IT vendors seek relief from award audits
- By Margret Johnston
- Jun 13, 1999
A group representing federal information technology contractors last week asked the Office of Federal Procurement Policy to eliminate General Services Administration policies that allow government buyers to conduct audits after a contract is awarded and to demand price adjustments.
The Government Electronics and Information Technology Association (GEIA), which represents more than 80 companies, filed its petition with Deidre Lee, administrator of OFPP, saying the post-award audits and price adjustments do not comply with the Federal Acquisition Regulation and the Federal Acquisition Streamlining Act, both of which require consistency with commercial business practices on commercial-item contracts.
The government has the right to conduct the audits and demand the price adjustments under clauses in GSA's multiple-award schedule program. The audit clause grants GSA the right to examine a contractor's documents for up to three years after a contract is awarded to check for overbilling and other billing errors. The price-adjustment clause allows the government to reduce the contract price if the contractor failed to provide accurate information when the contract was being negotiated.
Such practices are "unheard of" in the commercial market, and the clauses impose enormous business risks and require vendors to bear the cost of maintaining huge amounts of information, said James Serafin, director of marketing and government relations for GEIA.
But GSA says the clauses protect the government and taxpayers from paying too much for products and services, and some procurement officials also are critical of the petition.
"We believe the policies we put out are in accordance with the law and regulations," said Ida Ustad, GSA's deputy associate administrator for acquisition policy. "If we didn't believe the clauses were a necessary part of the program, we wouldn't have put them in the rule."
The FAR says the government is supposed to employ commercial practices in its procurement policies "to the maximum extent practicable," Ustad said. That clause is significant, she said, because Congress realized that the post-award audit and price-adjustment clauses are useful tools that commercial buyers employ.
Carl Peckinpaugh, a lawyer in the government contracts section of the law firm Winston & Strawn, Washington, D.C., and an FCW columnist, said GEIA was "totally overreaching" with its petition. "To get OFPP to cancel these FAR clauses, they have to show this is inconsistent with the commercial world. If they can't show that, they lose automatically," he said.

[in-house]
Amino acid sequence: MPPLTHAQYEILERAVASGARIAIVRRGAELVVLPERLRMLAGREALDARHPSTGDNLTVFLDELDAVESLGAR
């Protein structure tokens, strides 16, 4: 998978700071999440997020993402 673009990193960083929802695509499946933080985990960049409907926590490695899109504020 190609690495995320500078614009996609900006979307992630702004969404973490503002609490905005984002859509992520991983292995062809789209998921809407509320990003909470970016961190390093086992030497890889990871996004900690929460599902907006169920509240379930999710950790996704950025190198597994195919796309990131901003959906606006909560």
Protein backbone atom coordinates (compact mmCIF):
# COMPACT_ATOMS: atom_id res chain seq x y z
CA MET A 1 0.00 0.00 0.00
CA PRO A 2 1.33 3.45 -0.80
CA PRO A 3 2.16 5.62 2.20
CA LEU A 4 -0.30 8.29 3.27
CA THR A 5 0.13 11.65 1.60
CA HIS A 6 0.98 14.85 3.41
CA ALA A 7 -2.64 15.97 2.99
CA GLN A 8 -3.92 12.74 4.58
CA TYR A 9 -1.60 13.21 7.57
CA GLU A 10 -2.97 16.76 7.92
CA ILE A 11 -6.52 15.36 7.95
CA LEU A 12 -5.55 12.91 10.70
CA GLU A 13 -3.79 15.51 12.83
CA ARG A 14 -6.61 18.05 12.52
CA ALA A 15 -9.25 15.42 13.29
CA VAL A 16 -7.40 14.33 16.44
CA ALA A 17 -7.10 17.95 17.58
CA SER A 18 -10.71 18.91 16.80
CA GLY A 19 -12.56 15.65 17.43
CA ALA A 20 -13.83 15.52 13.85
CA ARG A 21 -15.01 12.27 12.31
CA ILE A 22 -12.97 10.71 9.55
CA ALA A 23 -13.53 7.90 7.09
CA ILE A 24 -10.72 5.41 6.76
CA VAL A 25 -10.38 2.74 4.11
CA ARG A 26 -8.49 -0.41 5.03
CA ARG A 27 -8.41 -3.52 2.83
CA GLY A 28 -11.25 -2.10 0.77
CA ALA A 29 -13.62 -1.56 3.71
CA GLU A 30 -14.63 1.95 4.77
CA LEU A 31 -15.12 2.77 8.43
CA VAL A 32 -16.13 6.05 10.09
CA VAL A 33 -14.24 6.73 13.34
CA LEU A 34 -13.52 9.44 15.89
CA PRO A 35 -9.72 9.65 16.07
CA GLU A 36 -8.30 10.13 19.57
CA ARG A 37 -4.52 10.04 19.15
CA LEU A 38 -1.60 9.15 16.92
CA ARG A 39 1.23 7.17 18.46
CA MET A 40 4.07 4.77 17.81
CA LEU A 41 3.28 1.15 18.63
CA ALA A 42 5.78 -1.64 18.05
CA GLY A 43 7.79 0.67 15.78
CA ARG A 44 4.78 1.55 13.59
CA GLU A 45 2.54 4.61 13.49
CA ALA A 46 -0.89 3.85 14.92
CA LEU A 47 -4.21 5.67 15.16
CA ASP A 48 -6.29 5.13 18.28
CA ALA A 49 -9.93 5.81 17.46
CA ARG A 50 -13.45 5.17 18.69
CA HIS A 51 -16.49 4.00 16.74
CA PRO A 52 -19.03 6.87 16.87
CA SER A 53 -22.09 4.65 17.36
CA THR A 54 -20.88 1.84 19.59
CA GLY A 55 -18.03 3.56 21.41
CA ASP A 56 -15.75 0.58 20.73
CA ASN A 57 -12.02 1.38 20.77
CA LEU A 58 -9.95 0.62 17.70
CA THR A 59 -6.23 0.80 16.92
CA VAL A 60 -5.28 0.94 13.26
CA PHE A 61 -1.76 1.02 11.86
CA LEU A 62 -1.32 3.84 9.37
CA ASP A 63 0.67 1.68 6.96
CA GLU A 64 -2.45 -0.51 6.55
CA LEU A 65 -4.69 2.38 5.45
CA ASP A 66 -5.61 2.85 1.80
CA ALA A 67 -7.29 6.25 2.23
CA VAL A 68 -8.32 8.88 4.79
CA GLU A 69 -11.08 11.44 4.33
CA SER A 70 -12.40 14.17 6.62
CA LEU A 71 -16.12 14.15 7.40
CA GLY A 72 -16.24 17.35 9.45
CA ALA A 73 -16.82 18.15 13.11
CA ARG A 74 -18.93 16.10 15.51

GEIA is likely to lose its case because private industry does employ the business practices covered by the clauses, Peckinpaugh said. GEIA also lost credibility by delaying the petition for seven months, he said.
GEIA announced plans to file the petition last November but said it would put off formally submitting the petition until after the winter holidays.
GEIA waited until now because it wanted to allow time for meetings with Lee and other OMB officials, Serafin said.
Robert Sherry, a lawyer who helped GEIA write the petition, said representatives of the association met three times with Lee, but it was difficult to reach a compromise.
"Given her position...she has a lot of interest groups to satisfy," Sherry said.
Bert Concklin, president of the Professional Services Council, said his organization supports the petition and called the clauses "residual micromanagement artifacts" that came into being during the first half of the century.
"To retain vestiges of the old, overregulated, no-risk approach to federal procurement is out of sync with the degree of deregulation and risk-sharing that has characterized much of the rest of acquisition reform," Concklin said.
The Information Technology Association of America also has endorsed GEIA's effort to eliminate the clauses.Lee, who did not respond to a request seeking comment on the petition, has until July 30 to issue a ruling.